From the beginning of 1948 the Razakars had extended their activities from Hyderabad city into the towns and rural areas, murdering Hindus, abducting women, pillaging houses and fields, and looting non-Muslim property in a widespread reign of terror.” “Some women became victims of rape and kidnapping by Razakars. Thousands went to jail and braved the cruelties perpetuated by the oppressive administration. Due to the activities of the Razakars, thousands of Hindus had to flee from the state and take shelter in various camps”. Precise numbers are not known, but 40,000 refugees have been received by the Central Provinces.This led to terrorizing of the Hindu community, some of whom went across the border into independent India and organized raids into Nizam’s territory, which further escalated the violence all, more than 150 villages (of which 70 were in Indian territory outside Hyderabad State) were pushed into violence.

Sardar Patel did not want to wait any longer. In the first week of September 1948, Patel called for a high level meeting with Indian Army to explore ways to march troops into Hyderabad and take control as a form of “police action”. Unfortunately, Nehru was not in favor of such “police action”, and even tried to delay the operation, but Patel who was determined to resolve this issue at any cost, bypassed Nehru & gave the green signal to Army to march ahead.In the early hours of 13th September 1948, under the code-name “Operation Polo”, Indian troops under Major General Chaudhuri started marching into Hyderabad. It was a two-pronged advance, with the main force along the Sholapur-Hyderabad road (186 miles), and a smaller diversion along the Bezwada-Hyderabad road (160 miles).However, the Hyderabad Army & Razakars still managed to put up a brave fight, but within 100 hours, “it was all over”. On 17th September 1948, the Nizam went on air & announced ceasefire. On 18th September 1948, the formal surrender ceremony was held at 4 pm in which he Hyderabad Army, led by Major General El-Edroos, surrendered to General Chaudhari leading the Indian Army.This was followed by a high level meeting between Sardar Patel & Nizam Osman Ali Khan, in which the Nizam assured that in spite of all that happened in the past, he shall now be loyal to the Indian Union and work in the closest collaboration with the Government of India for the benefit of his people. In this manner, Sardar Patel had strategically prevented Hyderabad from becoming an independent Islamic nation like Pakistan right in the middle of the Indian sub-continent.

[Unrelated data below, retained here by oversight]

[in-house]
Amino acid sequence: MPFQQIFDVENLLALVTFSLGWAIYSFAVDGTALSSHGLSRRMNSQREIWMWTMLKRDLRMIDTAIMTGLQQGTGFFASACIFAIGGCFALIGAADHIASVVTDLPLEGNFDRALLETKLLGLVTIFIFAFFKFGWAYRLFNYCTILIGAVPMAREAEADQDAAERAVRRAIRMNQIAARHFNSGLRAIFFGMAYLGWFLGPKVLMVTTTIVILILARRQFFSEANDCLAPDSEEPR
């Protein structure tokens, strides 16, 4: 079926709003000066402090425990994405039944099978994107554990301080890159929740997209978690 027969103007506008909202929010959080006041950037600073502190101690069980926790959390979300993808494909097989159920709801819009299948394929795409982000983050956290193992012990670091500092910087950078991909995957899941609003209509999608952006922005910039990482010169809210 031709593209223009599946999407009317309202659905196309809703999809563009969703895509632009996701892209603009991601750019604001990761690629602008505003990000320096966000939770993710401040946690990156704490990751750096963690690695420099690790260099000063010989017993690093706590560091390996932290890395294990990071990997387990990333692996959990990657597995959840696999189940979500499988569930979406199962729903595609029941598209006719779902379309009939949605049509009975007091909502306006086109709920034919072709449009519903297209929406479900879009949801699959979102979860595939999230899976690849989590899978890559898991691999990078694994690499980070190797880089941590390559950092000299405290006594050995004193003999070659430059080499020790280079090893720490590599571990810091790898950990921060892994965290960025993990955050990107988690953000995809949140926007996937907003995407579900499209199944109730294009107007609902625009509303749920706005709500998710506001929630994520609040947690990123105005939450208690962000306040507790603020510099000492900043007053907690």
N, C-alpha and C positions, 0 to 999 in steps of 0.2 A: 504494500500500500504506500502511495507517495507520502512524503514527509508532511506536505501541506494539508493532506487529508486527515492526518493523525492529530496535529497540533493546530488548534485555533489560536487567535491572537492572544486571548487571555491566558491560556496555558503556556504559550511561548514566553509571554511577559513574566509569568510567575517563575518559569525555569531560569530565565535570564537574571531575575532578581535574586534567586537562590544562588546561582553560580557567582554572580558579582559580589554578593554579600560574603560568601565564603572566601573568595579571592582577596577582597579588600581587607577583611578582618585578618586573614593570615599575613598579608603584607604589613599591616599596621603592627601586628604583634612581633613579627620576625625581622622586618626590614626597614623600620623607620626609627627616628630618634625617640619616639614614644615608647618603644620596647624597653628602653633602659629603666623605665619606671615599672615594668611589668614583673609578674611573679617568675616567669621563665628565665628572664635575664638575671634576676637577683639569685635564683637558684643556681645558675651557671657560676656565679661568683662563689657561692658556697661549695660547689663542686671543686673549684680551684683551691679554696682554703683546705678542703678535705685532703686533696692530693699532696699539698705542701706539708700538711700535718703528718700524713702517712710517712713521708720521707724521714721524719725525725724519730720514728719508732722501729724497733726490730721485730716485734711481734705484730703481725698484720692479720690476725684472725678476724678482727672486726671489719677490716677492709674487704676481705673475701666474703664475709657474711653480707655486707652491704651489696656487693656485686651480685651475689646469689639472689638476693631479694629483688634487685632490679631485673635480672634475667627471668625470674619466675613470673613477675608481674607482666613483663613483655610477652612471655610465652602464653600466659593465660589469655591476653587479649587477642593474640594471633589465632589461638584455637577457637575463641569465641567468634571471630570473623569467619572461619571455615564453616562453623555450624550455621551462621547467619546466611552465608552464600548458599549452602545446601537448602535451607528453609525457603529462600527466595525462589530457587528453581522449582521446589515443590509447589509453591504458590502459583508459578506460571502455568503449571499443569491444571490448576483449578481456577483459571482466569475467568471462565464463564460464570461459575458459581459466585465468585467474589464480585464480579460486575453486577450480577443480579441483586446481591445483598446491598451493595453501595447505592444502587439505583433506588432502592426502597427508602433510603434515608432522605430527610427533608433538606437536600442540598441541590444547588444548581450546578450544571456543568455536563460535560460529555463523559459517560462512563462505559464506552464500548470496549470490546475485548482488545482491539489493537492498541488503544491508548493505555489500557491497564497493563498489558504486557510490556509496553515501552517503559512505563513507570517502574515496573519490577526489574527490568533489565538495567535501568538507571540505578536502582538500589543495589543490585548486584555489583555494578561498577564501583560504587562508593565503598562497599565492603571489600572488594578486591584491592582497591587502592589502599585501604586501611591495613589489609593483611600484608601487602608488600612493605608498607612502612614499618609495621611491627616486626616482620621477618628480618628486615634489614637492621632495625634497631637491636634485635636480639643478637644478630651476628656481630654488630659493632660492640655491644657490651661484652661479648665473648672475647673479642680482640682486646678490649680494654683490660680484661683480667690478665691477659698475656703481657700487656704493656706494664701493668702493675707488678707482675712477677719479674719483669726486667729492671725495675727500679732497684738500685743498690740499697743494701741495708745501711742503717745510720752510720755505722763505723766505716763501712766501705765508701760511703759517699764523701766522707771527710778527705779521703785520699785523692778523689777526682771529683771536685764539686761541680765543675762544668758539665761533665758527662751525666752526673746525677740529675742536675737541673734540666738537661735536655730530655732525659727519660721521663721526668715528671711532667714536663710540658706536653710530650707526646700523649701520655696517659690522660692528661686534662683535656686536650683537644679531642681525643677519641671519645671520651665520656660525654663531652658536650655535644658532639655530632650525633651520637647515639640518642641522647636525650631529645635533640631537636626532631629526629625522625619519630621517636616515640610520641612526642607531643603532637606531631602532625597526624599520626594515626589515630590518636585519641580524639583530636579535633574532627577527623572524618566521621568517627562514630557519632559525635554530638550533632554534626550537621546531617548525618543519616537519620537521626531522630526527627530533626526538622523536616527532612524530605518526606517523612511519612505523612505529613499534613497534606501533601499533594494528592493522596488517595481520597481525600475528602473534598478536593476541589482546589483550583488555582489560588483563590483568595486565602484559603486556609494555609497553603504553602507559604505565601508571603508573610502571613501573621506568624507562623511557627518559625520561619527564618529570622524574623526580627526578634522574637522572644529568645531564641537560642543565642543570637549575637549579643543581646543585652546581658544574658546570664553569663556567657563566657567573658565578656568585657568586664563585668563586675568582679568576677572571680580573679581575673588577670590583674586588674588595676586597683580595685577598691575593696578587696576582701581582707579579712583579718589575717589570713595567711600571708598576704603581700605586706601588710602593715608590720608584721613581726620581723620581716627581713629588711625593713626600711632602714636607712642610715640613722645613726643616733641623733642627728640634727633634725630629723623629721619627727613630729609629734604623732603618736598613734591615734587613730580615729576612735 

Sardar Patel finaly made up his mind . In the first week of September 1948, Patel called for a high level meeting with Indian Army to explore ways to march troops into Hyderabad and take control as a form of “police action”. Unfortunately, Nehru was not in favor of such “police action”, and even tried to delay the operation, but Patel who was determined to resolve this issue at any cost, bypassed Nehru & gave the green signal to Army to march ahead.In the early hours of 13th September 1948, under the code-name “Operation Polo”, Indian troops under Major General Chaudhuri started marching into Hyderabad. It was a two-pronged advance, with the main force along the Sholapur-Hyderabad road (186 miles), and a smaller diversion along the Bezwada-Hyderabad road (160 miles).However, the Hyderabad Army & Razakars still managed to put up a brave fight, but within 100 hours, “it was all over”. On 17th September 1948, the Nizam went on air & announced ceasefire. On 18th September 1948, the formal surrender ceremony was held at 4 pm in which he Hyderabad Army, led by Major General El-Edroos, surrendered to General Chaudhari leading the Indian Army.This was followed by a high level meeting between Sardar Patel & Nizam Osman Ali Khan, in which the Nizam assured that in spite of all that happened in the past, he shall now be loyal to the Indian Union and work in the closest collaboration with the Government of India for the benefit of his people. In this manner, Sardar Patel had strategically prevented Hyderabad from becoming an independent Islamic nation like Pakistan right in the middle of the Indian sub-continent.